Before every South Carolina football game, sixth-year senior center Donell Stanley writes the same thing on a board. The message is only three words, and it’s only intended for the Gamecock offensive linemen.
Run the yard.
“So that’s what we pride ourselves on,” said guard Eric Douglas.
The message’s purpose is to set a physical mindset of dominating an opponent in the trenches. It was carried out to near perfection Sept. 28 against Kentucky.
USC bulldozed through the Wildcats to the tune of 247 rushing yards — the second-most against a Power 5 opponent in the Will Muschamp era — as the Gamecocks rolled to a 24-7 win at Williams Brice-Stadium.
Kentucky entered that game near the bottom of the SEC in rushing defense and South Carolina took advantage. Two weeks later, USC (2-3, 1-2 SEC) travels to face No. 3 Georgia (5-0, 2-0).
The Bulldogs are near the top of the nation in rushing defense. They haven’t allowed a rushing touchdown all season.
Chances the Gamecocks run the yard in Athens?
“Just the game plan that we got set,” Douglas said, “I feel like the game plan (offensive coordinator Bryan McClendon) has in store will benefit the run game. Hopefully we will have another successful game.”
South Carolina, at 203 a week, is 39th nationally in rushing yards per game. It hasn’t finished a season in the top 40 of the category since 2013. Its average finish under Muschamp is 104. Reasons for improvement in 2019 are a talented addition (Tavien Feaster from Clemson), a senior having a career year (Rico Dowdle) and a deeper, more athletic offensive line.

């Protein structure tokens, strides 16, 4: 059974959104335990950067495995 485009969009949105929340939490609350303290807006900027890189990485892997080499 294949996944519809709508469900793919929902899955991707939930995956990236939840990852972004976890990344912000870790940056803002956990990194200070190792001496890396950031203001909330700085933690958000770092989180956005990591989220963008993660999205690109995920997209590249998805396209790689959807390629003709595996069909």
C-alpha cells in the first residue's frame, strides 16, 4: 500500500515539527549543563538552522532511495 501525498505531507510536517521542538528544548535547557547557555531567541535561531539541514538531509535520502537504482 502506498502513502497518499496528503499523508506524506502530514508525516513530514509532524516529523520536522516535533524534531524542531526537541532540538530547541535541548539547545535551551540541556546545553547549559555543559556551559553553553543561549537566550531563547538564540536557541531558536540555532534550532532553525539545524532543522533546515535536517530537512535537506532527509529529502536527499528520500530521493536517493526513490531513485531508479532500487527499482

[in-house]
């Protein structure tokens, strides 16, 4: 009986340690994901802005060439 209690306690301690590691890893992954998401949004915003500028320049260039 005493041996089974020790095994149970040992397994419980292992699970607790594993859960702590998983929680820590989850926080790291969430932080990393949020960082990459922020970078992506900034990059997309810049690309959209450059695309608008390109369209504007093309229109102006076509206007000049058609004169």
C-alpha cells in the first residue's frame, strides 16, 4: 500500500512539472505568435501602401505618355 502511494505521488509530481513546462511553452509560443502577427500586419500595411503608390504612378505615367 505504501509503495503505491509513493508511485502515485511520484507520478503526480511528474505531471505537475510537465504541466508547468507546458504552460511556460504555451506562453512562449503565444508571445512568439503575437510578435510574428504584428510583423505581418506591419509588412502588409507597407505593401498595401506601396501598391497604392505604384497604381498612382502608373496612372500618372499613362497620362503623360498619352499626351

Take away a bad afternoon at Missouri — 16 yards on 24 carries — and USC is averaging over 250 rushing yards a game.
“We want to be able to run the football and stay balanced offensively,” Muschamp said Tuesday. “I think it’s really important to have balance offensively because when we get one-dimensional in our league against the schedule we have, it’s going to be very difficult to move the football if you’re just running all the time or throwing all the time. So to be able to create balance is really important. That’s something we want to be able to do.”
It’s imperative, said Douglas.
“A lot of us in the room, we pride ourselves pretty much on the run game,” Douglas said. “Without the run game, we got to rely on (dropping) back 50-something times passing. That’s not ideal in this league. So the focus of our room, our identity, is running the ball.”
Finding balance against the Bulldogs this season has been a difficult task. Vanderbilt is the only UGA opponent to rush and pass for over 100 yards in a game, a contest the Commodores lost by 24 points.
Georgia has allowed a total of 298 rushing yards over five games. Dowdle (370) has more. Feaster (290) isn’t far behind.
“Every week we’re coming out and facing a good defense,” Dowdle said. “This is just another obstacle we’re going to have to face. Definitely a challenge that will be accepted. ... We’re looking forward to it.”
Since Kirby Smart went from Alabama defensive coordinator to Georgia head coach in 2016, South Carolina hasn’t gained more than 54 yards against the Bulldogs on the ground.
“It’s a huge opportunity,” said left tackle Sadarius Hutcherson. “Watching film on these guys, they play physical, they play hard, they run to the ball.”
Who: South Carolina (2-3, 1-2 SEC) at No. 3 Georga (5-0, 2-0 SEC)
When: Noon, Saturday
Where: Sanford Stadium, Athens, Georgia
Line: Georgia by 24.5